116 3rd St SE
Cedar Rapids, Iowa 52401
CORALVILLE — Big changes are expected next spring when the long-awaited overhaul of the Interstate 80 and First Avenue interchange in Coralville begins.
The $41 million project will impact traffic starting early next spring when First Avenue is reduced to one lane in each direction over the interstate, with work continuing into 2024.
The current interchange — exit 242 — is a traditional diamond interchange that dates to the 1960s when I-80 was built across Iowa. The city and state have been discussing updating the interchange for nearly 20 years.
The interchange will be converted to a diverging diamond interchange, a design relatively new to Iowa but common in other states, such as Missouri, said Coralville City Engineer Scott Larson.
Iowa has two diverging diamond interchanges — near Waukee, opened in 2015, and in Ankeny, opened in 2020.
Interstate 380 will have two diverging diamond intersections added in Cedar Rapids — at Tower Terrace Road and at Boyson Road, according to the Iowa Department of Transportation.
Diverging diamond interchanges have several safety and operational benefits, transportation officials say.
Among the benefits are increasing left-turn lane capacity and having lanes designated for left and right turns.
"The left-turn movement that would normally be waiting for a green arrow or generally clogging up traffic as people are trying to find a gap to be able to turn left through oncoming traffic, that left-turning volume is now essentially given a ‘free’ left onto the interstate,“ Larson said.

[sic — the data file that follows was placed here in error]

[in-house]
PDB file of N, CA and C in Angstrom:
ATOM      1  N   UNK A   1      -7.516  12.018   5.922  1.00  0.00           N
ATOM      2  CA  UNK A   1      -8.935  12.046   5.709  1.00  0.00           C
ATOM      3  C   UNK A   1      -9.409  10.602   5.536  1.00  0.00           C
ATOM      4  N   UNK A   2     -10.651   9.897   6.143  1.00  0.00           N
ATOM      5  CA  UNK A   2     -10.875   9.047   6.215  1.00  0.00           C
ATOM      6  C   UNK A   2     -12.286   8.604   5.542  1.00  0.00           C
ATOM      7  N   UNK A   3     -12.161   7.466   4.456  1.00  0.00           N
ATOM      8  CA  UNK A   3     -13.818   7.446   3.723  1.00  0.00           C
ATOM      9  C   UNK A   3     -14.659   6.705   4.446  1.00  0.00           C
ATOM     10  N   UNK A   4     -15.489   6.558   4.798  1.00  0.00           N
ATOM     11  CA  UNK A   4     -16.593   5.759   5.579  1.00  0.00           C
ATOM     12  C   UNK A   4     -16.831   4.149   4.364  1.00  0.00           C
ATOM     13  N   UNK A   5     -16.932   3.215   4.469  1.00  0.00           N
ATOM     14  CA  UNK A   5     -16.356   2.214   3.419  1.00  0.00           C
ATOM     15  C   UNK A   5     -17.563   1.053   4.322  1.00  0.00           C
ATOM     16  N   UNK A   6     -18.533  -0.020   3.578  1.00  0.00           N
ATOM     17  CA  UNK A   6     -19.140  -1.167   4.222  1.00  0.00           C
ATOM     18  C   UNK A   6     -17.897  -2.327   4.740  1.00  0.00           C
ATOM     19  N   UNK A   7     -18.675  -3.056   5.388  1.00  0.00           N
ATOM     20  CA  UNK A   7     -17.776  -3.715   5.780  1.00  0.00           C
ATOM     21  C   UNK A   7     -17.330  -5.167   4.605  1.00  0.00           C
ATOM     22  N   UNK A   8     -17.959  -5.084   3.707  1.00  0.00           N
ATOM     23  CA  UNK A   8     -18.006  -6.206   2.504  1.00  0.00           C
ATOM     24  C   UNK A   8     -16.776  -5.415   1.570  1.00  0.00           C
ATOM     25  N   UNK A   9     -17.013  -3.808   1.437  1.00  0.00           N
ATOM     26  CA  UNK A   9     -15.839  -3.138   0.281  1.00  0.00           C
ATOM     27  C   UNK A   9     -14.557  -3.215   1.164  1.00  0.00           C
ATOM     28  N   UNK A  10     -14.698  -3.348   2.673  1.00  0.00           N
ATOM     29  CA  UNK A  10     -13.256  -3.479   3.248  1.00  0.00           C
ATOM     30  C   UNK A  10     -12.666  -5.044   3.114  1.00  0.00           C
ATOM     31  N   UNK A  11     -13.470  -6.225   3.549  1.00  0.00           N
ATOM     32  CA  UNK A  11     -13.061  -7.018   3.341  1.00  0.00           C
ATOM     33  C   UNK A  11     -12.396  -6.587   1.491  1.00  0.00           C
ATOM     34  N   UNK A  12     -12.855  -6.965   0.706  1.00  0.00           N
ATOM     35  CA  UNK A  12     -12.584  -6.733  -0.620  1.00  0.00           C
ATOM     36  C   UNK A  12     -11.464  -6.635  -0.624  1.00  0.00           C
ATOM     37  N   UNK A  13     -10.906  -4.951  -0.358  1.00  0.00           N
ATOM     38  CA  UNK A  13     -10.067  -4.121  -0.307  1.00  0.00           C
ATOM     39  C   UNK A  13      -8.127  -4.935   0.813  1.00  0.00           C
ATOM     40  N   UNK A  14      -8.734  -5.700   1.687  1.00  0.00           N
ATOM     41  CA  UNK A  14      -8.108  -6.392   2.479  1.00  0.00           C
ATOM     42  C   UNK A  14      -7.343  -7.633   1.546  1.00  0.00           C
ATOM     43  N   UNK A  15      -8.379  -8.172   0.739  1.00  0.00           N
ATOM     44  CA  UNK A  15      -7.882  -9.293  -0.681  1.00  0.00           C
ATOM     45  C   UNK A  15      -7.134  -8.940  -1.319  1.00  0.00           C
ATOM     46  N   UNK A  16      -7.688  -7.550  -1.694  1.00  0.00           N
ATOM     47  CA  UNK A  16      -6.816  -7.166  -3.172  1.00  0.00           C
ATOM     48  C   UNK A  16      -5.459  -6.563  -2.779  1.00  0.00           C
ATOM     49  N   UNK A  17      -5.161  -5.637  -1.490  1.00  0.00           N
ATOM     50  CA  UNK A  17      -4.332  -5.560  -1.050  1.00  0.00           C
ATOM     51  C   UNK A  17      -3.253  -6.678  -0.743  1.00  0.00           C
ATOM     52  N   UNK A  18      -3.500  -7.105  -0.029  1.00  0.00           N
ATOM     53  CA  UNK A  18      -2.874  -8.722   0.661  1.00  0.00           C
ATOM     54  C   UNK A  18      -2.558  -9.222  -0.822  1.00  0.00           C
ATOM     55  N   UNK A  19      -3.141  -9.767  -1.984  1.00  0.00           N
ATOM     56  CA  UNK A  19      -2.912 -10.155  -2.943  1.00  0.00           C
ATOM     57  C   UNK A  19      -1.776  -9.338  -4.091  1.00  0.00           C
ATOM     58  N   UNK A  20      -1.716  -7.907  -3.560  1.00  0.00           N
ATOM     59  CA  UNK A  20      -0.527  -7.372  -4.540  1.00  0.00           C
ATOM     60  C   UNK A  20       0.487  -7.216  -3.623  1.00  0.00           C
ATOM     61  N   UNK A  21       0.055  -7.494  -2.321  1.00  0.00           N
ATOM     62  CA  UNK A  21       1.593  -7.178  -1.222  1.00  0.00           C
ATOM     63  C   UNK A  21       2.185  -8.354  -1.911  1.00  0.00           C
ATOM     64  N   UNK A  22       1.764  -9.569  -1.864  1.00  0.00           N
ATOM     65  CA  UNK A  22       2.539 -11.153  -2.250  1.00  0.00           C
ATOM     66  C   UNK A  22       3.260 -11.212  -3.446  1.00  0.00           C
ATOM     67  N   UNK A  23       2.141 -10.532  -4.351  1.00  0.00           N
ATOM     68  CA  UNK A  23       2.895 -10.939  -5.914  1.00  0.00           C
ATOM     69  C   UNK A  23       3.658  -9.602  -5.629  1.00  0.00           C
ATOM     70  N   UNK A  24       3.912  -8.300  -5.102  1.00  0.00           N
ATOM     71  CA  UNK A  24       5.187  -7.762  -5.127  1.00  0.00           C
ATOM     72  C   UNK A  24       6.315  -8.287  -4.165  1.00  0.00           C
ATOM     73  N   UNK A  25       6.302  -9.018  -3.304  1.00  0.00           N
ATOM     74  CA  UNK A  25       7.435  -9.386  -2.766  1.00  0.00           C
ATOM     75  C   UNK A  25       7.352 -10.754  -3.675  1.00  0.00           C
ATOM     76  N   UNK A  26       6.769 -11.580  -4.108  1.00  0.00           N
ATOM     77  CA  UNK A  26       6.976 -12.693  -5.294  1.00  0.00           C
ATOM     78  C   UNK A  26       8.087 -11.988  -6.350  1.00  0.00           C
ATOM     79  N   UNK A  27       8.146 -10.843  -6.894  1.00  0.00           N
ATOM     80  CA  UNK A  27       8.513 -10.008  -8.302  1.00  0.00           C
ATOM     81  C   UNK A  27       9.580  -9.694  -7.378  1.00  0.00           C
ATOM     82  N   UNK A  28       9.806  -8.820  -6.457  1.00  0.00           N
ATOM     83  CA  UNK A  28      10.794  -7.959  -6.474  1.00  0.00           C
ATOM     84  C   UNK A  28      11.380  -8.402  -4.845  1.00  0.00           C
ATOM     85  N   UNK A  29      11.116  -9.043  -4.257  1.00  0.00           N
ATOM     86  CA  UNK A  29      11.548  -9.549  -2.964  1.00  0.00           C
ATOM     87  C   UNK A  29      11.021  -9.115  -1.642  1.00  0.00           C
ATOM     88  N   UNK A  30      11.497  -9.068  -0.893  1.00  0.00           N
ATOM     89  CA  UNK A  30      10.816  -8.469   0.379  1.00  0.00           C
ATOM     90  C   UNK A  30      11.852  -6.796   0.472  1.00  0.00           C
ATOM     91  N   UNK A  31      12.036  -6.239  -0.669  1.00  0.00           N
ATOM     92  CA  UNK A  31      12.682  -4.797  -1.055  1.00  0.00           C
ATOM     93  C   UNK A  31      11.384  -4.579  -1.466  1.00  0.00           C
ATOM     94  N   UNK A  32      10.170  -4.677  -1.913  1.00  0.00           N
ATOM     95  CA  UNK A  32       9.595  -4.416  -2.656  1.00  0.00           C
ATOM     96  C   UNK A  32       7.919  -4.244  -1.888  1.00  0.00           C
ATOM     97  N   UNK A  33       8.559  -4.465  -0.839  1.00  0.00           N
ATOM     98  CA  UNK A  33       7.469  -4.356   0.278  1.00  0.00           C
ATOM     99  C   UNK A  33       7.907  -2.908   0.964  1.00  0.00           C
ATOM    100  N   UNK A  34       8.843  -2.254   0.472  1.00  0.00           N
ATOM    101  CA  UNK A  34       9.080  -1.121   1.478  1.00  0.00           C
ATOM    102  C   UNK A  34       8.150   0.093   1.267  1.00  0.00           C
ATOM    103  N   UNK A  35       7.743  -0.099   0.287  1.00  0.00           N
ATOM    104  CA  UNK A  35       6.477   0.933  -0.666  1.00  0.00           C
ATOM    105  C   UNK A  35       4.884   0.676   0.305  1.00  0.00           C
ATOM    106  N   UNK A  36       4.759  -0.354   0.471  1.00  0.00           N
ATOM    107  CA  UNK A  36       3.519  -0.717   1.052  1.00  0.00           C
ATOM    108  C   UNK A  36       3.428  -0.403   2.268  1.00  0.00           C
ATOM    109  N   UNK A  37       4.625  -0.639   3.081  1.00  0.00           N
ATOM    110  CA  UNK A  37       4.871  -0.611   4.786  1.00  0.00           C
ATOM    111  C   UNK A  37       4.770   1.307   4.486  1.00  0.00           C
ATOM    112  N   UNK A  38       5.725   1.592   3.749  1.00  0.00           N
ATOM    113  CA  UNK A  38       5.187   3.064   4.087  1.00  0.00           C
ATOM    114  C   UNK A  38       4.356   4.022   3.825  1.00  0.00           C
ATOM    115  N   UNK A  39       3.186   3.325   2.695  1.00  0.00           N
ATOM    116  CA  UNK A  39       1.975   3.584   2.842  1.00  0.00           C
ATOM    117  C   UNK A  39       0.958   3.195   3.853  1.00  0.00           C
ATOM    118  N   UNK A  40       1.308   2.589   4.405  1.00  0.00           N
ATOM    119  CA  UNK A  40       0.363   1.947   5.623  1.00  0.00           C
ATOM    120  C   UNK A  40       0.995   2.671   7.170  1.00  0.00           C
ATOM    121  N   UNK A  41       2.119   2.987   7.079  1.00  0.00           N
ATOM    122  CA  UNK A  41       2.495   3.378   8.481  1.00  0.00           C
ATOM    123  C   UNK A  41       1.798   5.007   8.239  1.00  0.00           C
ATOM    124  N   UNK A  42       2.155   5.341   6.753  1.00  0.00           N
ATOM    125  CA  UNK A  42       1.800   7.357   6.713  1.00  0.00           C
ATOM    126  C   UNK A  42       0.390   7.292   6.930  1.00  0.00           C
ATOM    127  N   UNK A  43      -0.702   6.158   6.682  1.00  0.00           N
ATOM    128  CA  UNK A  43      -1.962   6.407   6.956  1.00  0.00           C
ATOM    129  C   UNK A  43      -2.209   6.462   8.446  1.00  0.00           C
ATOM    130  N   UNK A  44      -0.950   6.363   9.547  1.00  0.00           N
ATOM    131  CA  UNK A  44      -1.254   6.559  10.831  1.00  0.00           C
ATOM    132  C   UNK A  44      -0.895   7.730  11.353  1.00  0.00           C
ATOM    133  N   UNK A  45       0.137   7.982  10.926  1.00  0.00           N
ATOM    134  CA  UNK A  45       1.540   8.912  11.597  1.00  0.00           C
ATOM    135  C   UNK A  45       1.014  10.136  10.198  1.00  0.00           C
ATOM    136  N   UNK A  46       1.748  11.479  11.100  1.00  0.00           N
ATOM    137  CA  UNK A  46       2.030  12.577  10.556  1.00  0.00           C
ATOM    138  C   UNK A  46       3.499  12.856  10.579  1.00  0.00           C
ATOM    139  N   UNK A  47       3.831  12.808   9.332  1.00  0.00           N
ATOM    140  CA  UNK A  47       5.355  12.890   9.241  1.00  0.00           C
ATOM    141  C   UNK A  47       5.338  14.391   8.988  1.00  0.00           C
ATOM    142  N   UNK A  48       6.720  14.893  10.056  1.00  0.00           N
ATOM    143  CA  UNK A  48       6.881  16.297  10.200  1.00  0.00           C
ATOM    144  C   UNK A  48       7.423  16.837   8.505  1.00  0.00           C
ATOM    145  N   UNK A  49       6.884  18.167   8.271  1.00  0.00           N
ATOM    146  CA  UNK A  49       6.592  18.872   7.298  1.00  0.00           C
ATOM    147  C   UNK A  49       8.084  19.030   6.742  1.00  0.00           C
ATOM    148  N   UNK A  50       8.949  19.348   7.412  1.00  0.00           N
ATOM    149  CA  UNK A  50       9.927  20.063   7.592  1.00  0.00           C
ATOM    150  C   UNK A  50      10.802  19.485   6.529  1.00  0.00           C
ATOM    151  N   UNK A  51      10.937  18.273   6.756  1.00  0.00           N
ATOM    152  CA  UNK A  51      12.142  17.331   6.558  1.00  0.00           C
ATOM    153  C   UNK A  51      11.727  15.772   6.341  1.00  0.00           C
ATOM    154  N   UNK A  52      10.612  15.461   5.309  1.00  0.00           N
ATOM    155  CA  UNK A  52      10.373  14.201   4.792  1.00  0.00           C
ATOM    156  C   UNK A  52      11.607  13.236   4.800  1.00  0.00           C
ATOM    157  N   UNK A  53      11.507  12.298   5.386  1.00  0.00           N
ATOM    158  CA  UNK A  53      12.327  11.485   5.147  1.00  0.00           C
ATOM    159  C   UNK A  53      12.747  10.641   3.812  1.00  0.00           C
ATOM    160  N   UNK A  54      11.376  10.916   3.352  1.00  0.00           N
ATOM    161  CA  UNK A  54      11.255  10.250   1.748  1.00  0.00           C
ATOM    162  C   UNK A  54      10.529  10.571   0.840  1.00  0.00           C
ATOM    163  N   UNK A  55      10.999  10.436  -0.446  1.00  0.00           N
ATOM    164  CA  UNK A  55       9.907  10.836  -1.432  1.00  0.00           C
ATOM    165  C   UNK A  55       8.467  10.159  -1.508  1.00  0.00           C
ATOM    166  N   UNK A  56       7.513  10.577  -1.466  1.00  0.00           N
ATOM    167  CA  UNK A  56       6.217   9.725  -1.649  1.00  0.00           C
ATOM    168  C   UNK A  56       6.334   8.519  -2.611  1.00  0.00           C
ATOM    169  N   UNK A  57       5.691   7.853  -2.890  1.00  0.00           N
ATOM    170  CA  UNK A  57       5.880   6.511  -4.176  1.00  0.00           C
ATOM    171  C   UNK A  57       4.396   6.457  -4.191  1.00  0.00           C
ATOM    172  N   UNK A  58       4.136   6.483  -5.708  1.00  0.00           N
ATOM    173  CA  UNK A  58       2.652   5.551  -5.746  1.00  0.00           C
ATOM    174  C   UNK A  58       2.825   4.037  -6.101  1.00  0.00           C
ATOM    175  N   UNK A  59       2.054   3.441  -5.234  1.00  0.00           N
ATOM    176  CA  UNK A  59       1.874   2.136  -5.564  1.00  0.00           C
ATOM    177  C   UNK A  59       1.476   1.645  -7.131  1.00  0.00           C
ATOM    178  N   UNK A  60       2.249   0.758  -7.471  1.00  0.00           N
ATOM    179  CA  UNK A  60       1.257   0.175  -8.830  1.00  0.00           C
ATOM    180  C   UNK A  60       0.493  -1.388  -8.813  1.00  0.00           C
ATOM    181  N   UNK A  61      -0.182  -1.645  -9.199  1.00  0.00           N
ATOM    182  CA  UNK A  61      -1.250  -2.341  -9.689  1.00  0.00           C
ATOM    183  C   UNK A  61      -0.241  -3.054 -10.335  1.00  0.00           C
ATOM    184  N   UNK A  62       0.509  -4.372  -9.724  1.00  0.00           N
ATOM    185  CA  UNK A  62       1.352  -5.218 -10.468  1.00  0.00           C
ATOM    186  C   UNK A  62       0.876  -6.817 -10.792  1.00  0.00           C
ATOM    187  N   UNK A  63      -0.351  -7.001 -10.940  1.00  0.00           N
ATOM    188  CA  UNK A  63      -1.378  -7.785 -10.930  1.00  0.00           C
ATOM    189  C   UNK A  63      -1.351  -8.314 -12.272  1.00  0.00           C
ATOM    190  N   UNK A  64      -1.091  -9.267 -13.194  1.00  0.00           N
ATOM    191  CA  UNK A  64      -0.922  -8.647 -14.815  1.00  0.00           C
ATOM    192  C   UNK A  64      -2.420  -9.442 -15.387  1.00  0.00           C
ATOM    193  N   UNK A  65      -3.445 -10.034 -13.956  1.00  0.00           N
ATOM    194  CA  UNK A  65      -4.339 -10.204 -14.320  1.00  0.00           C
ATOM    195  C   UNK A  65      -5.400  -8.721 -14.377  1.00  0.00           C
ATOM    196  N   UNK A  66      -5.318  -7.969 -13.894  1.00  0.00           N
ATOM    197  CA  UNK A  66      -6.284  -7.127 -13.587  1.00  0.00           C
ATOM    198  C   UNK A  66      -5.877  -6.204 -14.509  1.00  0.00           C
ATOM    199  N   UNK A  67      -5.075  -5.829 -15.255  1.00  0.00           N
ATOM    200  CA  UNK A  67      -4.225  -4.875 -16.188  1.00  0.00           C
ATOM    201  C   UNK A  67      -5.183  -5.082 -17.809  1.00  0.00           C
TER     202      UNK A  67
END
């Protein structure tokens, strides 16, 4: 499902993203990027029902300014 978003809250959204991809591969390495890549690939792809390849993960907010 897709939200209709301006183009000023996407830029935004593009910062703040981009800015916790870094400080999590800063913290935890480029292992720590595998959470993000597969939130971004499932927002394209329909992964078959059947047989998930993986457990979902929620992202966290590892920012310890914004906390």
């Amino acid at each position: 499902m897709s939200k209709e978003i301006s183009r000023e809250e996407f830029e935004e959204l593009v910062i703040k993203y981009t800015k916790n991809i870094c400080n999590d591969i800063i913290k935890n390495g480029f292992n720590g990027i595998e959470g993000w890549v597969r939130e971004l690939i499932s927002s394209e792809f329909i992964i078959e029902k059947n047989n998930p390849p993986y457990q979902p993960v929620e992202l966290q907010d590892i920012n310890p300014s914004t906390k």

The Iowa DOT has a video online of how to drive through a diverging diamond interchange.
The diverging diamond footprint also is more compact than a traditional interchange, Larson said.
Cathy Cutler, Iowa DOT transportation planner in the District 6 office in Cedar Rapids, said a diverging diamond interchange also has fewer crashes, decreases vehicle “conflict points” and increases efficiency.
“Drivers have been shown to adjust safely to a new (diverging diamond interchange) with thoughtful placement of signage, barriers and pavement markings,” Cutler said in an email.
Half of the project’s cost is funded by a $20.5 million BUILD grant from the U.S. Department of Transportation. The other half comes from the Iowa DOT’s budget.
Cutler said drivers may see some construction work on the interchange yet this year.
But the main impact comes in 2023 and 2024 with lane reductions on First Avenue over the interstate, Larson said.
The northbound First Avenue Bridge over I-80 will be closed and demolished next year. Once it is replaced, traffic will flip to that side, and the southbound bridge will be closed and demolished in 2024.
The construction work also includes adding a third connection in and out of Iowa River Landing, south of I-80, with the extension of Iowa River Landing Place, Larson said.
“Having that extra access point will be helpful,” he said.
Bike, pedestrian bridge
The new interchange also will include three underpass tunnels and a bridge over I-80 for bikers and pedestrians.
Larson said he believes that design will be unique to Iowa’s diverging diamond interchanges since most bike paths are at-grade and involve crosswalks at traffic signals.
“We were able to work with the DOT to take the bike path completely out of conflict with vehicle traffic,” Larson said. “We just thought that was really critical because the time involved sometimes to move pedestrians through a really large intersection can be substantial.”
Cutler said the interchange will be safer for pedestrians because there is no at-grade crossing.
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